Updated: Aug 10
I have translated into English an interesting article by Massimiliano Tonelli published in the Art Tribune magazine that addresses the problem of access to the historic areas of large cities (Rome and Florence). It would be desirable that decisions contrary to environmental sustainability are not taken only to counter the economic problems born with the pandemic, even if certainly these are serious problems. Accessing the historic centers of our cities with private cars certainly does not help to solve the problems and save the trade. Living in Milan which is following a virtuous path for the sustainable use and enjoyment of the historic center, I can only confirm that environmental sustainability is the only possible path today and I agree with Massimiliano Tonelli in denouncing what is happening in Rome and Florence. This is the article from Art Tribune:
THE WHOLE WORLD GOES TOWARDS SUSTAINABILITY, THE ENVIRONMENT, AND WALKING. FLORENCE AND ROME THINK THAT TRADE CAN BE SAVED BY LET CUSTOMERS ARRIVE BY CAR TO THE HEART OF THE CITY.
For various reasons, one of the most widespread urban and urban planning reactions at a global level in the post-pandemic was that of sustainability, with a further emphasis on ecology. The great capitals of the world have pedestrianized entire streets, made better use of greenery, invented new parks, replaced parking spaces with outdoor tables to respond to the understandable fear of restaurant customers who did not intend to eat inside.
THE MILAN ADAPTATION STRATEGY
As if the planet's population had agreed to improve their relationship with the environment by using this as one of the many countermeasures to contagion. This attitude has also involved several Italian cities and indeed in some ways, it was born in Italy with Milan which - by virtue of its own “adaptation strategy” - set the standard and was copied to the four corners of the world, the same goes for Paris. But what does the "adaptation strategy" invented by Milan consist of? Very simple: more pedestrian streets, many more cycle paths, lots of outdoor space for restaurants (possibly with quality projects), and an invitation to citizens to walk as much as possible.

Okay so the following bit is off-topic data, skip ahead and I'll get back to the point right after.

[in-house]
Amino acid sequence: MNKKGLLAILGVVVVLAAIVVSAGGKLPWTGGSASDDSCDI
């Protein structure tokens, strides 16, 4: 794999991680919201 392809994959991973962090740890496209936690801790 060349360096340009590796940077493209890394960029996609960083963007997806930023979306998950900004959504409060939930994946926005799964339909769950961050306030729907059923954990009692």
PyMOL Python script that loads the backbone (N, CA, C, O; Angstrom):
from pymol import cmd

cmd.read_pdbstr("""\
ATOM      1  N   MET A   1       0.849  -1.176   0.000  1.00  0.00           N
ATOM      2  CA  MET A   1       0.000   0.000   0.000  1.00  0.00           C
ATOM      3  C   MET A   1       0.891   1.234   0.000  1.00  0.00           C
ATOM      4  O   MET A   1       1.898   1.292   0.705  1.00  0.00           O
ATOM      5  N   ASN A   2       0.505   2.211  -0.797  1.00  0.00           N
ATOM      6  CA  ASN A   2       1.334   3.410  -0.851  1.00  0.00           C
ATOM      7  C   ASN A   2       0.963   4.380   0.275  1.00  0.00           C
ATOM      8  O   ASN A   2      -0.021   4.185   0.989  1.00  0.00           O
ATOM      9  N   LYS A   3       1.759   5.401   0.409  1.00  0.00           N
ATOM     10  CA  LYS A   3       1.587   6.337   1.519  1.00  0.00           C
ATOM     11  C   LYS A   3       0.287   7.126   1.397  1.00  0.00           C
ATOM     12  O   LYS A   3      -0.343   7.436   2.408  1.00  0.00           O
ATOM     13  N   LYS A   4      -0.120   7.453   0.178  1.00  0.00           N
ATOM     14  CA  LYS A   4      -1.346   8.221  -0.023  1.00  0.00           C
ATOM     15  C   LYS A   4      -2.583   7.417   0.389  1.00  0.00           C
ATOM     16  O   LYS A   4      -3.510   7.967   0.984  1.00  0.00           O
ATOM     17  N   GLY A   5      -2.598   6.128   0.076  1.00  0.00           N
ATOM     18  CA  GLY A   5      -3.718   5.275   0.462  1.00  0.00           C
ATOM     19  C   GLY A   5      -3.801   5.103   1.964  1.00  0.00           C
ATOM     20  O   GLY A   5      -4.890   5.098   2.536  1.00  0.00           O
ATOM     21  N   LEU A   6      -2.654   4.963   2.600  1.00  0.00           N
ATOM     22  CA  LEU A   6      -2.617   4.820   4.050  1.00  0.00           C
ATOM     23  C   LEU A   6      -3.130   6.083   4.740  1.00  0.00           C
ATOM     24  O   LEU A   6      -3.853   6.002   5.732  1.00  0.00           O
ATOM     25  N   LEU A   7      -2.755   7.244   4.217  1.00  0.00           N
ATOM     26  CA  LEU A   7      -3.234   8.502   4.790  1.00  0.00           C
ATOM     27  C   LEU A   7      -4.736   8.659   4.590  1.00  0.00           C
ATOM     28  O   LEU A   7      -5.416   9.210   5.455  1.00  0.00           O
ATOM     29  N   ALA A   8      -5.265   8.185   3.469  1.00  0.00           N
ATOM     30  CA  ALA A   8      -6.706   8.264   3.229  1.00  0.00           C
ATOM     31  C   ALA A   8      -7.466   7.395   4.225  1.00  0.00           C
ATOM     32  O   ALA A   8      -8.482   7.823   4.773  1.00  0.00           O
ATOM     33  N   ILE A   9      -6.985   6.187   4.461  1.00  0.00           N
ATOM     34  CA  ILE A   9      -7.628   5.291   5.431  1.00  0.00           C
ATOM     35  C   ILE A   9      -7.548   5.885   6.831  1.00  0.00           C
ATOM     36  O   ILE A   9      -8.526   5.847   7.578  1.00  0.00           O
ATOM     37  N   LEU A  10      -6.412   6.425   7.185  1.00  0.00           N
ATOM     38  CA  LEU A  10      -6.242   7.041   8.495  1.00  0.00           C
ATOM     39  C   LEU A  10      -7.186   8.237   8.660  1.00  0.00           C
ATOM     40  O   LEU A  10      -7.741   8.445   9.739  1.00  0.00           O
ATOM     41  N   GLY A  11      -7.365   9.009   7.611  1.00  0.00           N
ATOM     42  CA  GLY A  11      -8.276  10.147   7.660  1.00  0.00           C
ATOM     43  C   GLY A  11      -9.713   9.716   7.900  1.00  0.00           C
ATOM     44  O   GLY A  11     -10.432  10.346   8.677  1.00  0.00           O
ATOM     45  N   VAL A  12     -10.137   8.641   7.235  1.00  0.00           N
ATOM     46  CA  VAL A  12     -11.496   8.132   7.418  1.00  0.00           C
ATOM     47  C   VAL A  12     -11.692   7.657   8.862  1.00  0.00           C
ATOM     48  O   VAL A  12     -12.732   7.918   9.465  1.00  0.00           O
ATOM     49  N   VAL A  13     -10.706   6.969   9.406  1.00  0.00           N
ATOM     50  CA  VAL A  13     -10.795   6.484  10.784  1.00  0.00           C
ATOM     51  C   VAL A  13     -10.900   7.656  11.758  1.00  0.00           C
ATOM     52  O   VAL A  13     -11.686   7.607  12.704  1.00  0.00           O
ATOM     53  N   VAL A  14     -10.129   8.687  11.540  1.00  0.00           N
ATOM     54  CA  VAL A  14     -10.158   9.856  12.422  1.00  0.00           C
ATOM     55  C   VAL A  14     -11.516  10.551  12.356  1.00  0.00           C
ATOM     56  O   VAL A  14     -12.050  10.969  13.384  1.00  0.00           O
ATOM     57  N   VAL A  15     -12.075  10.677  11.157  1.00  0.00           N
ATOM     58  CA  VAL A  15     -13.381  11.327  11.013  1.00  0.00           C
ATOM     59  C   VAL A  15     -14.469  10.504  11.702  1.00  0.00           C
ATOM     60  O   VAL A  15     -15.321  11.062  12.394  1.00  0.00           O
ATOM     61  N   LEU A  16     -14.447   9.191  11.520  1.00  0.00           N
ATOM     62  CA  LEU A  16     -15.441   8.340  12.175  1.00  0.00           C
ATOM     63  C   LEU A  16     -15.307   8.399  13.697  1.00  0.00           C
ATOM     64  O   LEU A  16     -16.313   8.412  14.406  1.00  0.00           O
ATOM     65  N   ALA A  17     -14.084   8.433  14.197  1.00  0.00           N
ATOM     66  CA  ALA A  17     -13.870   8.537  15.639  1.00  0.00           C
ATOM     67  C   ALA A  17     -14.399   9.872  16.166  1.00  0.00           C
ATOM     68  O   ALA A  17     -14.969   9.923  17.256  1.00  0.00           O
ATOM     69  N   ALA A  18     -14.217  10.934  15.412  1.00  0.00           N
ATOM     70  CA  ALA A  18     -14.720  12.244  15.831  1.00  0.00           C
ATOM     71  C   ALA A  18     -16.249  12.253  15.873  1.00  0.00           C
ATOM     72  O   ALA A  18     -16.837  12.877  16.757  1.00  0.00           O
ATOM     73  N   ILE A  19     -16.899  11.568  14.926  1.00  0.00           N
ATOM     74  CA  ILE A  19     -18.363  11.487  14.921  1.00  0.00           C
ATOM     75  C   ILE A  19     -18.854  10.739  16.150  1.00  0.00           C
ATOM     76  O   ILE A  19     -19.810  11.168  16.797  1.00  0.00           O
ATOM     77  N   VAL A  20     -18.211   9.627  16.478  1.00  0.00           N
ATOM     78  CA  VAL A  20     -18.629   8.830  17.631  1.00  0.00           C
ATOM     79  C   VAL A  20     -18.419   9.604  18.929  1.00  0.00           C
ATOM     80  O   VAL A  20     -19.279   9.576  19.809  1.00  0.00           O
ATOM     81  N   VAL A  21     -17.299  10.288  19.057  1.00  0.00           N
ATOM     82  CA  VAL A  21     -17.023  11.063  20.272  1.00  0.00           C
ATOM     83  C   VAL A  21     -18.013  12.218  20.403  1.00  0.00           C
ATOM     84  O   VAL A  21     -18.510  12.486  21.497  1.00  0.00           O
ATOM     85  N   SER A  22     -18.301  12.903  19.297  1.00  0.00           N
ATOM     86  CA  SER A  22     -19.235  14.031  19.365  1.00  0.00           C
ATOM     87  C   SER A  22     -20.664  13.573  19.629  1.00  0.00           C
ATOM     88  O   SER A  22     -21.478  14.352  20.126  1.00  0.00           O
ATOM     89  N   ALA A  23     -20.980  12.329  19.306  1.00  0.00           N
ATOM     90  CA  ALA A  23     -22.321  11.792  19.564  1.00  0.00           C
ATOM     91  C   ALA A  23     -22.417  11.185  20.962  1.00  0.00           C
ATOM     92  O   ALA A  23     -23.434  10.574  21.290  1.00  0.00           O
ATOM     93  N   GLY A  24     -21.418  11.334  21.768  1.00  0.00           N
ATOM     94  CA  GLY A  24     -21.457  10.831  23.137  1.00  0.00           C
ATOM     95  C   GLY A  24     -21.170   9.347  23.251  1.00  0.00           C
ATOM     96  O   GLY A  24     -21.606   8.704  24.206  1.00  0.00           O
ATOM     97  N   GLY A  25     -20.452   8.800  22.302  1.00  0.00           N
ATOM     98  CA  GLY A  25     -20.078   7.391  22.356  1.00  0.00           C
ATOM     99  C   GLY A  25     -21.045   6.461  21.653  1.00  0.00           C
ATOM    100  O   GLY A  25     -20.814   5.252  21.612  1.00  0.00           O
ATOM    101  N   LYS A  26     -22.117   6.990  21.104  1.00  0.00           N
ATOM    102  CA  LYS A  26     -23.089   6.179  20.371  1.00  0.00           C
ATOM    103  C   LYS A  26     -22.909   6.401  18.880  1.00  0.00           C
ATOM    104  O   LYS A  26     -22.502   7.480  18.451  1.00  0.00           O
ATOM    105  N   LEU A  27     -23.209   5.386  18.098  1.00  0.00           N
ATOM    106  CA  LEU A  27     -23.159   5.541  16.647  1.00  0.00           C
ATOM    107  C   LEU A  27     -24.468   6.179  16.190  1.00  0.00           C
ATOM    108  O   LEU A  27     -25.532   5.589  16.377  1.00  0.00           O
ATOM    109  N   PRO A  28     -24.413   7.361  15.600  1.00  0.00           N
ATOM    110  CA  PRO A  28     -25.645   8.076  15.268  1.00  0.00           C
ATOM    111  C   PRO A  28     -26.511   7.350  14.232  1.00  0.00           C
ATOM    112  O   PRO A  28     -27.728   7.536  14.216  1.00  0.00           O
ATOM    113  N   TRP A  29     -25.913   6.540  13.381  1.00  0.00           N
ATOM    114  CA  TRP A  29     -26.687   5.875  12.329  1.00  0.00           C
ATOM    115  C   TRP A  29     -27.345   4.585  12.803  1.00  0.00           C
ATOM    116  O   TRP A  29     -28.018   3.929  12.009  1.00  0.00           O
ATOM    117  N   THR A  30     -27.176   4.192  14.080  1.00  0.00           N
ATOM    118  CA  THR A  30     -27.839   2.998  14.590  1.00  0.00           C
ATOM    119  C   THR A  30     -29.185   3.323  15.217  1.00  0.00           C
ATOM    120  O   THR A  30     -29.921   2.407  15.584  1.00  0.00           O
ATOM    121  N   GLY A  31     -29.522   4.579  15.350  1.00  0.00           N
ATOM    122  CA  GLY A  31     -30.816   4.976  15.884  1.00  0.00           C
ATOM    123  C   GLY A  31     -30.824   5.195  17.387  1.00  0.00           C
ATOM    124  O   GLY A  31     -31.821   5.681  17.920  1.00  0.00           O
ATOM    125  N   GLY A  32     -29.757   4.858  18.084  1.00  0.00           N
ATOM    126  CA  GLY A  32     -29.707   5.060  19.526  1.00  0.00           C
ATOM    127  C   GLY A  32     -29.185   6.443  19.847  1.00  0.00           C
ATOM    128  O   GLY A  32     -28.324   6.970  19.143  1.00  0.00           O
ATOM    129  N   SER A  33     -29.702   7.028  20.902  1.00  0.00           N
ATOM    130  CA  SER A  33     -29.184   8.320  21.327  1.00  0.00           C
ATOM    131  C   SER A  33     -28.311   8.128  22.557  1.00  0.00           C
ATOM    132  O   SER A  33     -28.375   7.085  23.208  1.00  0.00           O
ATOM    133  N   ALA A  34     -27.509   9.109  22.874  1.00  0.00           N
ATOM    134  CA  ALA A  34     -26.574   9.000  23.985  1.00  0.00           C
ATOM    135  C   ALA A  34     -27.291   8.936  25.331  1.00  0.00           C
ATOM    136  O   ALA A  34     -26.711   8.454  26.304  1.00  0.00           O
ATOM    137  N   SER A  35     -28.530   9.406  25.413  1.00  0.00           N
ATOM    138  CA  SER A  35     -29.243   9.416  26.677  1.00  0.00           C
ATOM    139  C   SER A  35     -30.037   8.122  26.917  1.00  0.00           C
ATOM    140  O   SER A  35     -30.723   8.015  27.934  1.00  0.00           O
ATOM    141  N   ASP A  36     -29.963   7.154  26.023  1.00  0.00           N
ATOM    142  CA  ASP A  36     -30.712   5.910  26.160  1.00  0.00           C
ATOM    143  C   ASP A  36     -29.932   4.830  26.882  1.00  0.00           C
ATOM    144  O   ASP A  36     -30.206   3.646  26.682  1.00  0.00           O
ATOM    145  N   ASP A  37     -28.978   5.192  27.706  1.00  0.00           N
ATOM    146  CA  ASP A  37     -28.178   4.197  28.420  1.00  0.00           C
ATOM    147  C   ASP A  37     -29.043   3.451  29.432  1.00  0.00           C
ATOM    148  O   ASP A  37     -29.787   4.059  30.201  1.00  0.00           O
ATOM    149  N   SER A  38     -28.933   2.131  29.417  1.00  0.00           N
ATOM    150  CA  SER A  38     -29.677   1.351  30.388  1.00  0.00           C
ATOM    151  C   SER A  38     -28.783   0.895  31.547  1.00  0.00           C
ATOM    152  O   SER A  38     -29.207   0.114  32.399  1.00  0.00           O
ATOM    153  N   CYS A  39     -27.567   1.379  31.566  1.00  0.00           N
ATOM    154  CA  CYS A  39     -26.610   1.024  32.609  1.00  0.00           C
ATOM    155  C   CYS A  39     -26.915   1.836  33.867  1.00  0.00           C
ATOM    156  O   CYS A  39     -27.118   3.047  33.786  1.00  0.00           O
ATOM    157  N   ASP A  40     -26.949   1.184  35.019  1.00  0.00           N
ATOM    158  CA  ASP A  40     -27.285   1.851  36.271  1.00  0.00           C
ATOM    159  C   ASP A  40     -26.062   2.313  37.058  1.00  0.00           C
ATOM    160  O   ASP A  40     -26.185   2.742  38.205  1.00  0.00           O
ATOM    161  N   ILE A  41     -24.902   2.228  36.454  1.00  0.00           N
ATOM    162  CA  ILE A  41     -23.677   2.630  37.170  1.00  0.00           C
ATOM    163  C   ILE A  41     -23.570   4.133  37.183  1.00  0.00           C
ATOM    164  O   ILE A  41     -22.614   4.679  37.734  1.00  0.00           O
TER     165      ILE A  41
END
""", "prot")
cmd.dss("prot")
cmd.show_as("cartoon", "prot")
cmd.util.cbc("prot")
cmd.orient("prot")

WORLD TREND: YOU MUST GO ON FOOT
Yes, on foot ... Until yesterday this trend, followed as we said by many cities, had been contravened only by the city of Rome which, in total contrast, had decided to open the historic center to private cars for the whole summer making useless the historic Limited Traffic Zone which for twenty years has protected the UNESCO area of the city. But so far the surprise was not much: Rome is probably the worst administered city in Europe and you expect these things from the Capitol. To go in the opposite direction with respect to any international bad habit in order to scrape together some small consensus.
Apparently Rome will not remain alone if it is true as it is true that even Florence - a city that in recent years we have repeatedly indicated as an example of good governance - is following. The Board of Mayor Dario Nardella has decided to open the ZTL that protects the historic center after 4 pm until the end of September. In our opinion, a wrong decision that sees in private cars an aid for trade when instead they are an obstacle to the same and a beautiful and good insult for the few tourists who are finding the desire and courage to return to visit us.
SQUARES TRANSFORMED INTO PARKING LOTS
Travelers who choose Florence this summer will thus be surprised by traffic jams, traffic, and historic squares suddenly transformed into open-air garages. It is very predictable, as happens every day in Rome, that other pedestrian squares will then suffer the onslaught of the wild stop because once they have taken the car and come to the center, citizens will want to stop even if they do not find a regular parking space.
Not just a disfigurement to one of the most important historical centers on Earth, but a turning away from those tourists who, as pioneers, had decided to return despite everything. With what advantages for the trade? But obviously none. For every customer earned by virtue of some SUV parked in Piazza Strozzi, there are two lost among those who do not like a historic center overrun by SUVs. A choice, therefore, suicidal. A total misunderstanding about which is the correct way out of the gigantic crisis we are facing.
By Massimiliano Tonelli - 7 August 2020